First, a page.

National debate needed on Social Security

The AARP wants to make sure Social Security stays financially sound for future generations, a point that would not be clear to readers of your June 19 editorial, “ ‘Updating’ Social Security.” But we believe that in today’s political climate this can be accomplished only with presidential leadership.

That is why we are conducting the Take A Stand campaign, which urges the candidates to provide detailed plans on how they would keep Social Security strong, and how their proposals would affect individuals and their families.

This effort is extremely important in Nevada and throughout the country. In our state, one in six residents receives Social Security — not just retirees but survivors, children, disabled workers and their dependents. Social Security keeps more than 100,000 Nevada seniors above the poverty line. As employer pensions become rare and more people live for many years past traditional retirement age, Social Security will retain its critical role.

Contrary to your odd editorial, AARP is trying to promote a real national debate on possible reforms, so today’s workers and their children can be confident Social Security will be there when they need it.

But on this point we agree: Doing nothing is not an option.

Maria Dent

Las Vegas

The writer is state director of AARP Nevada.

Oil subsidies

In response to the June 19 commentary, “Make green energy compete,” by Michael Schaus regarding subsidies green energy companies get from “crony” government:

What I found most interesting was that Mr. Schaus failed to mention the subsidies that the oil companies receive. In a report issued last year, the International Monetary Fund revealed that the world’s governments are providing $5.3 trillion (yes, trillion with a “t”) in subsidies every year. These subsidies include $88 billion in direct cash subsidies by the G-20 nations alone.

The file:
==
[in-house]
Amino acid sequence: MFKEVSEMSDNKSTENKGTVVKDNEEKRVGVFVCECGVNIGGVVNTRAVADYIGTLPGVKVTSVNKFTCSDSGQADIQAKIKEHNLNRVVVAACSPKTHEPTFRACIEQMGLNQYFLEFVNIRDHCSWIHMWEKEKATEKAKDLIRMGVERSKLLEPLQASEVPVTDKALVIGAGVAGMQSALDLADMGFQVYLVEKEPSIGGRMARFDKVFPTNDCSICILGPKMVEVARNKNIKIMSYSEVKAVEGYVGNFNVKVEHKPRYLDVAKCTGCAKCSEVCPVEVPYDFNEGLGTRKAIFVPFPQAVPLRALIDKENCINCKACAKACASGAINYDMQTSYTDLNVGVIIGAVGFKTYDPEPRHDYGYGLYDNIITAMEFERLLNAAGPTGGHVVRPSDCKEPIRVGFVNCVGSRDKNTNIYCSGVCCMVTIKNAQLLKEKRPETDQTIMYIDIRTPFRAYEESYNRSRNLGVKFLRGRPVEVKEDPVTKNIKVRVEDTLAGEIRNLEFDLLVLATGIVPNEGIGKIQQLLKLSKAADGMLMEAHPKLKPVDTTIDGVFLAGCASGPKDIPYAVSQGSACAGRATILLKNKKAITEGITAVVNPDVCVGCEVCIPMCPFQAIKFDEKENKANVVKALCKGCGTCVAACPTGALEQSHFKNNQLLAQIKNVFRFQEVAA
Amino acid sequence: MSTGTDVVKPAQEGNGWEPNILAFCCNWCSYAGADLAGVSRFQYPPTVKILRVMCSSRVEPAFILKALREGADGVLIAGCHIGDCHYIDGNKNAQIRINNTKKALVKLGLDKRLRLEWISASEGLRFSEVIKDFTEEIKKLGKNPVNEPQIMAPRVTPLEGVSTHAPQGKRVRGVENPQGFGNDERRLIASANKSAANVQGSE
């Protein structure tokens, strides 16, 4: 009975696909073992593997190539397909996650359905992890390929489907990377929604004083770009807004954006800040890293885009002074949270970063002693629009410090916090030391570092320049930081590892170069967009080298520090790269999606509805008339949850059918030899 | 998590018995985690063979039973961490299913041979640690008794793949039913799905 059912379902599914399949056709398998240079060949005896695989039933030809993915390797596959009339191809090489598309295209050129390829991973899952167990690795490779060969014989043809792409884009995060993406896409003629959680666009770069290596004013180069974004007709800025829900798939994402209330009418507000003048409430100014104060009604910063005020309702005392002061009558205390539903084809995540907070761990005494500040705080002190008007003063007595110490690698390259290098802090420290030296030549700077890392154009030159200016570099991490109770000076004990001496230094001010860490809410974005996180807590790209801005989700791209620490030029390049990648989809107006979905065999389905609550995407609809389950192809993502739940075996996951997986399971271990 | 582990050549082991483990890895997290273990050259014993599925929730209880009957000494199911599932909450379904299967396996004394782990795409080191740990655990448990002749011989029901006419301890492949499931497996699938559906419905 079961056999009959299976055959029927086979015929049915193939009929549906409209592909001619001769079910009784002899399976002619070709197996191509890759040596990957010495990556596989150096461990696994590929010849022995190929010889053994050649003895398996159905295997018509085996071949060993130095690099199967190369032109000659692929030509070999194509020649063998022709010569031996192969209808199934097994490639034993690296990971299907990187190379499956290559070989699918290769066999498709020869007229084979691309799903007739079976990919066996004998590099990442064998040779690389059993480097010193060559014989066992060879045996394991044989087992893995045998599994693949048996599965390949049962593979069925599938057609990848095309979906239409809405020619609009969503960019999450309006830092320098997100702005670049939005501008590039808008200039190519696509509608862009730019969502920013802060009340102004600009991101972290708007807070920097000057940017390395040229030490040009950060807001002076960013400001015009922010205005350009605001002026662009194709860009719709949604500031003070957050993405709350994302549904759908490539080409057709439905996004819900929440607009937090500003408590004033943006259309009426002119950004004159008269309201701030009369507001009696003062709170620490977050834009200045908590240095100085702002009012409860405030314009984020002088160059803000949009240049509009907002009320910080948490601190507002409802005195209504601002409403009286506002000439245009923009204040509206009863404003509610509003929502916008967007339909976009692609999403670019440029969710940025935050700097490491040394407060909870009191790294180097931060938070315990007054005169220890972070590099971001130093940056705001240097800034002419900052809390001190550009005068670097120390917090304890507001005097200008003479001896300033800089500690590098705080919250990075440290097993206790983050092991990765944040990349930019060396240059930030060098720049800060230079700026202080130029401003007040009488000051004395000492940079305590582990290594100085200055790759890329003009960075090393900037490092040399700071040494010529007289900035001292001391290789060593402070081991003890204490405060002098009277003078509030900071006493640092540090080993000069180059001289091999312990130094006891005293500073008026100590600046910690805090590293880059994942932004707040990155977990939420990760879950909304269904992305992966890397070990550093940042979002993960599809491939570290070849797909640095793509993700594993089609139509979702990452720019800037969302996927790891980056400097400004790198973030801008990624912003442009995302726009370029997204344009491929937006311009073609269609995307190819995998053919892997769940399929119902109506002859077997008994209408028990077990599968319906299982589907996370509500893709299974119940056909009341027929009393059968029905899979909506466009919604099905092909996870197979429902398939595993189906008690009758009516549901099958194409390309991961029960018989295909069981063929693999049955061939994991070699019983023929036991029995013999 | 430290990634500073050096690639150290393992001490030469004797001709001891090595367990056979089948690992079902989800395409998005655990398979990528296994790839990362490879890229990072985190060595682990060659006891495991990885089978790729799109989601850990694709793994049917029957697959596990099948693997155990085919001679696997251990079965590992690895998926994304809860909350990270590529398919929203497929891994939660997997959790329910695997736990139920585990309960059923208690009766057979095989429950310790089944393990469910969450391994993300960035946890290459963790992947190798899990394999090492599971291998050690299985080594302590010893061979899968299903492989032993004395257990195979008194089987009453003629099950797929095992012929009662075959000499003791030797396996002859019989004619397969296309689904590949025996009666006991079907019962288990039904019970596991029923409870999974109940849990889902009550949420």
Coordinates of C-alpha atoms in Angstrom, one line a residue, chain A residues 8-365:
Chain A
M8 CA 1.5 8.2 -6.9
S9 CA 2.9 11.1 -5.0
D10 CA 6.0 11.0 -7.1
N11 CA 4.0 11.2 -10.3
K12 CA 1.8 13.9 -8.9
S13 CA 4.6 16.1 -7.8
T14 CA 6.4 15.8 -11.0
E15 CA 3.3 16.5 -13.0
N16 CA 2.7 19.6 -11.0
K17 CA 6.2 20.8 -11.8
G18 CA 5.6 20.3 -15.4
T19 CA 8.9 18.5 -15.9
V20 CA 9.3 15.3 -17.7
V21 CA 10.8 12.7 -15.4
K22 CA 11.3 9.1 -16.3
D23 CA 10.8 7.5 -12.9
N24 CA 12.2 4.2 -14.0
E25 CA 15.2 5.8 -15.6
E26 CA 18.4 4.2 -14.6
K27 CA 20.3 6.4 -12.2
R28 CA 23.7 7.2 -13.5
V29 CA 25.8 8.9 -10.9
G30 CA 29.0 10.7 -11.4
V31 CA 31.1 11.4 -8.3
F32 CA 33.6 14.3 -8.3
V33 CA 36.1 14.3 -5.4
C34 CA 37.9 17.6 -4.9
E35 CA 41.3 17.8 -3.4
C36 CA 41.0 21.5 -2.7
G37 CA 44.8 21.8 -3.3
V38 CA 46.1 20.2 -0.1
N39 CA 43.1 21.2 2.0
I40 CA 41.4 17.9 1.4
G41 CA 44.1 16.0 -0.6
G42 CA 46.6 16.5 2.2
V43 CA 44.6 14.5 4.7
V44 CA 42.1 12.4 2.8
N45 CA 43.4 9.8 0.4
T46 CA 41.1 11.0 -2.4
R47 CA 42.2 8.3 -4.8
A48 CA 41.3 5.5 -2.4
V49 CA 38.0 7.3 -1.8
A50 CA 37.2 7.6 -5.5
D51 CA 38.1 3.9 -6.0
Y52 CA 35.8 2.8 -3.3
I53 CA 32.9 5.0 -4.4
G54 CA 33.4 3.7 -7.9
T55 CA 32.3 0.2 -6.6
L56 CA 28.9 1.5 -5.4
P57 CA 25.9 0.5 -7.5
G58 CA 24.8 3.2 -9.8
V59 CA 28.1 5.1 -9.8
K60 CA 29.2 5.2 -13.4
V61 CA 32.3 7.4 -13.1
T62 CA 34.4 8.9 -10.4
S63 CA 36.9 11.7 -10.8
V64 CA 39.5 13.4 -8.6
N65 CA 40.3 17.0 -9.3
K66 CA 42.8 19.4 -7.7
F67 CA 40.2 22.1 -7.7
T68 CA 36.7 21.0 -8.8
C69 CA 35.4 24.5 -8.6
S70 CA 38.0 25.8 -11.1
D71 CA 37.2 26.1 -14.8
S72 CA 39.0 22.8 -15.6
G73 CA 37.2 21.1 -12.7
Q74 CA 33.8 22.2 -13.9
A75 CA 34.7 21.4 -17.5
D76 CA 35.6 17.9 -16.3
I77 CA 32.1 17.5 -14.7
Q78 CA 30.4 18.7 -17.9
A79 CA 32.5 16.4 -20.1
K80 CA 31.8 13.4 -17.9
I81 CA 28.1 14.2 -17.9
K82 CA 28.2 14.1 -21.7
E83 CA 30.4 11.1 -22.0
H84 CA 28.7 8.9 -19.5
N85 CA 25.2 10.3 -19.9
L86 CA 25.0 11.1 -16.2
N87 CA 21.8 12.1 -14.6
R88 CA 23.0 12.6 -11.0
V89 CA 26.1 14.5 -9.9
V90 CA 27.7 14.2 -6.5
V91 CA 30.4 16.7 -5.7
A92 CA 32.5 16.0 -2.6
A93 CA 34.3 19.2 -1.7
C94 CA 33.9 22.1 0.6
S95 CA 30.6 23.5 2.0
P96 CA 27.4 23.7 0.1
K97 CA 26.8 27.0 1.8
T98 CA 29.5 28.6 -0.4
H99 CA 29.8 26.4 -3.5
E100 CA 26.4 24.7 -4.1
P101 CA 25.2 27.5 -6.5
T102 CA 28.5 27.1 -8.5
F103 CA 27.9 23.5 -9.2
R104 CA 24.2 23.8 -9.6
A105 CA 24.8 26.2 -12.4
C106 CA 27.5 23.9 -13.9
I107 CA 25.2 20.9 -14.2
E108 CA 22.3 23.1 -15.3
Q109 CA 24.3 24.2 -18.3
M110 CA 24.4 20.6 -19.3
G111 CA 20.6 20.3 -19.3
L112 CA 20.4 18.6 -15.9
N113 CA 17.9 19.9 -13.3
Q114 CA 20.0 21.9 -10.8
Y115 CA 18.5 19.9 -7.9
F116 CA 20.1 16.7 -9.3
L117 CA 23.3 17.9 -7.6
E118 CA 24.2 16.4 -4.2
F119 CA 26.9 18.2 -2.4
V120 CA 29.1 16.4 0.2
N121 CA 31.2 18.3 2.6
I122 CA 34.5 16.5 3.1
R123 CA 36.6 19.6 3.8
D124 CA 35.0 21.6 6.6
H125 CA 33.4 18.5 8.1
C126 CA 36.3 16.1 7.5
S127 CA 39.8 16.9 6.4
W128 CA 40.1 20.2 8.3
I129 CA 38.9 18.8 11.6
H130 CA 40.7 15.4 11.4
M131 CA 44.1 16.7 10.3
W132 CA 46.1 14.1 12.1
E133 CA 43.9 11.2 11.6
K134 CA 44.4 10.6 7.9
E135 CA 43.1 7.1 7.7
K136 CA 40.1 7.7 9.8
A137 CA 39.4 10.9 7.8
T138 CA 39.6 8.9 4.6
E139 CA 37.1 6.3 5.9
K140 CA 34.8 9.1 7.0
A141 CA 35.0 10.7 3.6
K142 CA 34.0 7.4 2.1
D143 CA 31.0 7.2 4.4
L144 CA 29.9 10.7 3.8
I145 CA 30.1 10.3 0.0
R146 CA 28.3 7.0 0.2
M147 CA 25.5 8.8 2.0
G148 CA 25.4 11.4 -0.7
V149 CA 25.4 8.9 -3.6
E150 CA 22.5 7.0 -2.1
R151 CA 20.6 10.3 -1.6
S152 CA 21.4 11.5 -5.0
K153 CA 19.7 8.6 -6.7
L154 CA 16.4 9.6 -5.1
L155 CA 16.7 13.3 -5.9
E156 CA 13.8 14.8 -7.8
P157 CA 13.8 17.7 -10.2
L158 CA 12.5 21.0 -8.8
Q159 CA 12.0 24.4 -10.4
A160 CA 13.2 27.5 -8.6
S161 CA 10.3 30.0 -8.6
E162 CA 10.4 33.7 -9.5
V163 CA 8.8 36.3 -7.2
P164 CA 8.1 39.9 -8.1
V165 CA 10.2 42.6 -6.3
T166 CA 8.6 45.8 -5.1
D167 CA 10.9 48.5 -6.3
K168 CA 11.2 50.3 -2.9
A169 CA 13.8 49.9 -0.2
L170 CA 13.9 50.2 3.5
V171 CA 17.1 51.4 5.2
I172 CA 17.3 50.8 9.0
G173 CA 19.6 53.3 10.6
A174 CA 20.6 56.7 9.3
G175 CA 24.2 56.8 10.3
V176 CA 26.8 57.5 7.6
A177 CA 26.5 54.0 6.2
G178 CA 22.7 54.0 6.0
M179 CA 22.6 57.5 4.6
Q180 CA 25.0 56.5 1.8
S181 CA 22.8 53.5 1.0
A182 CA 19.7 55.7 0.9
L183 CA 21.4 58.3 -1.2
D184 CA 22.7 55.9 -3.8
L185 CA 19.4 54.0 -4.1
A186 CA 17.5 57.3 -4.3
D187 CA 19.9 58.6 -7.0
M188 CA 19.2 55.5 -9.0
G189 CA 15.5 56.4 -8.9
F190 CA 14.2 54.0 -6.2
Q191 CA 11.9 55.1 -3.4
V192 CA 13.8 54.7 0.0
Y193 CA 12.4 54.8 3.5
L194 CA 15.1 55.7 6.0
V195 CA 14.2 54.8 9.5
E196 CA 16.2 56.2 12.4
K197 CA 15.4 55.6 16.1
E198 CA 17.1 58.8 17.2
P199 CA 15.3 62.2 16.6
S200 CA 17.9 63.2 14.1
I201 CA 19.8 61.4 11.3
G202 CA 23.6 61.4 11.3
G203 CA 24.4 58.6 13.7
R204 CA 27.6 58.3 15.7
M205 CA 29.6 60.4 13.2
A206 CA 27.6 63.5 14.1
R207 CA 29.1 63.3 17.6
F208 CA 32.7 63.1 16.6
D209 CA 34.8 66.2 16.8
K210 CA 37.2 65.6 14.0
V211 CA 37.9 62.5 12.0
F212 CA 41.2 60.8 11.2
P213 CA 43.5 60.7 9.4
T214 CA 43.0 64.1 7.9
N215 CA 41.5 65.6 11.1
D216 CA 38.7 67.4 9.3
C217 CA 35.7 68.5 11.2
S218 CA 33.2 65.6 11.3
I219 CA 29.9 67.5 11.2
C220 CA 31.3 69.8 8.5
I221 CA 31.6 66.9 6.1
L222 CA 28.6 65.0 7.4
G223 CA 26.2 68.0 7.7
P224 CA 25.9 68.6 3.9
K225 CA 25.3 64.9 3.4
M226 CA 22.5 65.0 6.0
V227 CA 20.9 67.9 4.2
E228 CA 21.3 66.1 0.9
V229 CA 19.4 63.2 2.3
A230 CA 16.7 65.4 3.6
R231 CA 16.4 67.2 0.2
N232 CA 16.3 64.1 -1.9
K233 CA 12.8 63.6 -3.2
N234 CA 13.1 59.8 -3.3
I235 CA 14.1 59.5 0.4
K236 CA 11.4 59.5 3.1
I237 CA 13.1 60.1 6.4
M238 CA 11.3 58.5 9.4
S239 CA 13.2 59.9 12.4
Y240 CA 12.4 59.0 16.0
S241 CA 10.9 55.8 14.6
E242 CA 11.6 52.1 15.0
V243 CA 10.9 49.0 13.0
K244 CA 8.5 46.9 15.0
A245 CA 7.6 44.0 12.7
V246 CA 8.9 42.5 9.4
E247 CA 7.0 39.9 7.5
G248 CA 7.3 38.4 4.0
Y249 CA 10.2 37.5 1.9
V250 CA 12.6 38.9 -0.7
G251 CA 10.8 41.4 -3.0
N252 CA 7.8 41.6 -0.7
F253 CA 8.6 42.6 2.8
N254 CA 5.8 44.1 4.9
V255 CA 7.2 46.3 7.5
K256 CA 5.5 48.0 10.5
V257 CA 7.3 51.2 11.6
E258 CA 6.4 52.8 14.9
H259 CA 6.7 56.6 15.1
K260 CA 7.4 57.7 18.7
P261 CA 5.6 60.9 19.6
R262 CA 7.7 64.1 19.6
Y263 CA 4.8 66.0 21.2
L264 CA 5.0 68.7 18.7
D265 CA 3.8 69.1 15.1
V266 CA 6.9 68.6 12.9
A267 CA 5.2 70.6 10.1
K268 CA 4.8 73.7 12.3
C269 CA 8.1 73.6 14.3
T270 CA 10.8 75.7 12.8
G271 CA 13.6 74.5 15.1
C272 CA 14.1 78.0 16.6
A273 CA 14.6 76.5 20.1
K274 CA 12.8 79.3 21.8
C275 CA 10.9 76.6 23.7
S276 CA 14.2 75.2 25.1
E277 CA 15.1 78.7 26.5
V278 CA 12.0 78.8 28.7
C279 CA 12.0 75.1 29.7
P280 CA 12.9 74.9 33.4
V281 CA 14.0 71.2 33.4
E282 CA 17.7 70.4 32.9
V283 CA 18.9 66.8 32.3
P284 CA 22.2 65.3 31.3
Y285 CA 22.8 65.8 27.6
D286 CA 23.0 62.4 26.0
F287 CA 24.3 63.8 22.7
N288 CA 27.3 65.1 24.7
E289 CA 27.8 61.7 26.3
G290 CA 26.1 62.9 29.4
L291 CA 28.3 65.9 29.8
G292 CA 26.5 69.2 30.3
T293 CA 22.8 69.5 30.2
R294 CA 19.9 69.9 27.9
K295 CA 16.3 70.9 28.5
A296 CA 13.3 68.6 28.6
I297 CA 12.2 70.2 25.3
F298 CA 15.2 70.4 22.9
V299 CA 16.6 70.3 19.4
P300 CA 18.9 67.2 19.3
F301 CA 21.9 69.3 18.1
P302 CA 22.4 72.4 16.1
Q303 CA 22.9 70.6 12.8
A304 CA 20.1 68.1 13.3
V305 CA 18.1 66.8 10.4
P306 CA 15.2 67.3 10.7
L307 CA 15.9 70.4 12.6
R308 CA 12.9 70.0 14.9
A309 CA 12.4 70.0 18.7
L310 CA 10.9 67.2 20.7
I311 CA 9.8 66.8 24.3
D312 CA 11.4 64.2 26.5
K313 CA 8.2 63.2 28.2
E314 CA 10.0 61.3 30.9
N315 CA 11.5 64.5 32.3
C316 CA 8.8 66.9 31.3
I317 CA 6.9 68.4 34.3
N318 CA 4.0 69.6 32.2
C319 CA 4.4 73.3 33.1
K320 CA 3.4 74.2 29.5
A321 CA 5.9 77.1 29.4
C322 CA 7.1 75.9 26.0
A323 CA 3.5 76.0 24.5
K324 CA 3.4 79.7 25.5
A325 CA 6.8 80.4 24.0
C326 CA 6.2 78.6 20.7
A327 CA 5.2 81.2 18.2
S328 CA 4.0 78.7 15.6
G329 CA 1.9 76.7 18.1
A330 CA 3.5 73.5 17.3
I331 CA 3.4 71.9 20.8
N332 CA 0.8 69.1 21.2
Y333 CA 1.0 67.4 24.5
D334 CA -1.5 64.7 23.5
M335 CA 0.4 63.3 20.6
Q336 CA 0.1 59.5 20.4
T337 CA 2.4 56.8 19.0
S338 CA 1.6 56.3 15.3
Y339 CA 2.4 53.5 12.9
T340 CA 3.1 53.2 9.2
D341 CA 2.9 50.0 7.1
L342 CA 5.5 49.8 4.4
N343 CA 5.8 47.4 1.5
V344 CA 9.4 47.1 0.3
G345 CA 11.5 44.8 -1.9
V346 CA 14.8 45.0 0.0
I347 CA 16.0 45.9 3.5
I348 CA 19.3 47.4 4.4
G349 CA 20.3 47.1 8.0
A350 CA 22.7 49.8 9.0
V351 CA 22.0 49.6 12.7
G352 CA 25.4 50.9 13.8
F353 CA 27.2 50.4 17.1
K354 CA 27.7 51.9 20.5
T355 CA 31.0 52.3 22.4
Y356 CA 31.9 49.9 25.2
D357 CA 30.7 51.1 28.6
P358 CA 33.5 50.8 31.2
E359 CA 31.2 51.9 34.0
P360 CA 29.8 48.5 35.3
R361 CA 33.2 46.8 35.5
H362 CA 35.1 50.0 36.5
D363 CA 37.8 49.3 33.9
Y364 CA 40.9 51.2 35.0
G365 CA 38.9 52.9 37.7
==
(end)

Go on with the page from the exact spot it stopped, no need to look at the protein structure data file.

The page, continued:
But dwarfing that figure is the amount of money governments spend paying for the effects that air and water pollution have on their citizens.

Oil markets are global, as are oil companies, so these subsidies benefit all oil companies, regardless of their country of origin. But to be more specific, according to Oil Change International, direct U.S. subsidies to the fossil fuel industry were $52 billion in 2014, and certainly higher in 2016.

What is difficult to quantify are the savings the U.S. government realizes when it spends less on the health of its citizens because they are breathing cleaner air and drinking cleaner water as a result of more clean energy on the grid.

So when all of these factors are considered, the question must be asked: Who’s subsidizing whom?

Michael Edens

Las Vegas

Art work

I am writing in response to the Michael Ramirez “cartoon” prominently displayed on your June 17 editorial page.

I appreciate diverse opinions and can take a joke with the best of them But the depiction of our president being embraced by an individual from radical Islam, implying the president is somehow in “cahoots” with the extremists, is beyond inappropriate and offensive.

Anne Hawkins


Putting party aside

In response to your June 22 story, “Heck, others criticize use of animals for trauma training”:

Animals being abused don’t care about the party affiliation of those fighting to protect them. U.S. Rep. Joe Heck, a Republican, and U.S. Rep. Dina Titus, a Democrat, aren’t just working together to end the unnecessary shooting and stabbing of animals in favor of cost-effective and high-tech simulation for military medical training. They are also supporting efforts to stop the horrific “soring” of show horses’ legs with caustic chemicals and to end outdated, ineffective and cruel cosmetics testing on animals.

Nevada’s members of Congress deserve accolades for putting politics aside to collaborate on ending animal cruelty, an issue virtually all Americans can agree on.

Joyce Goodman


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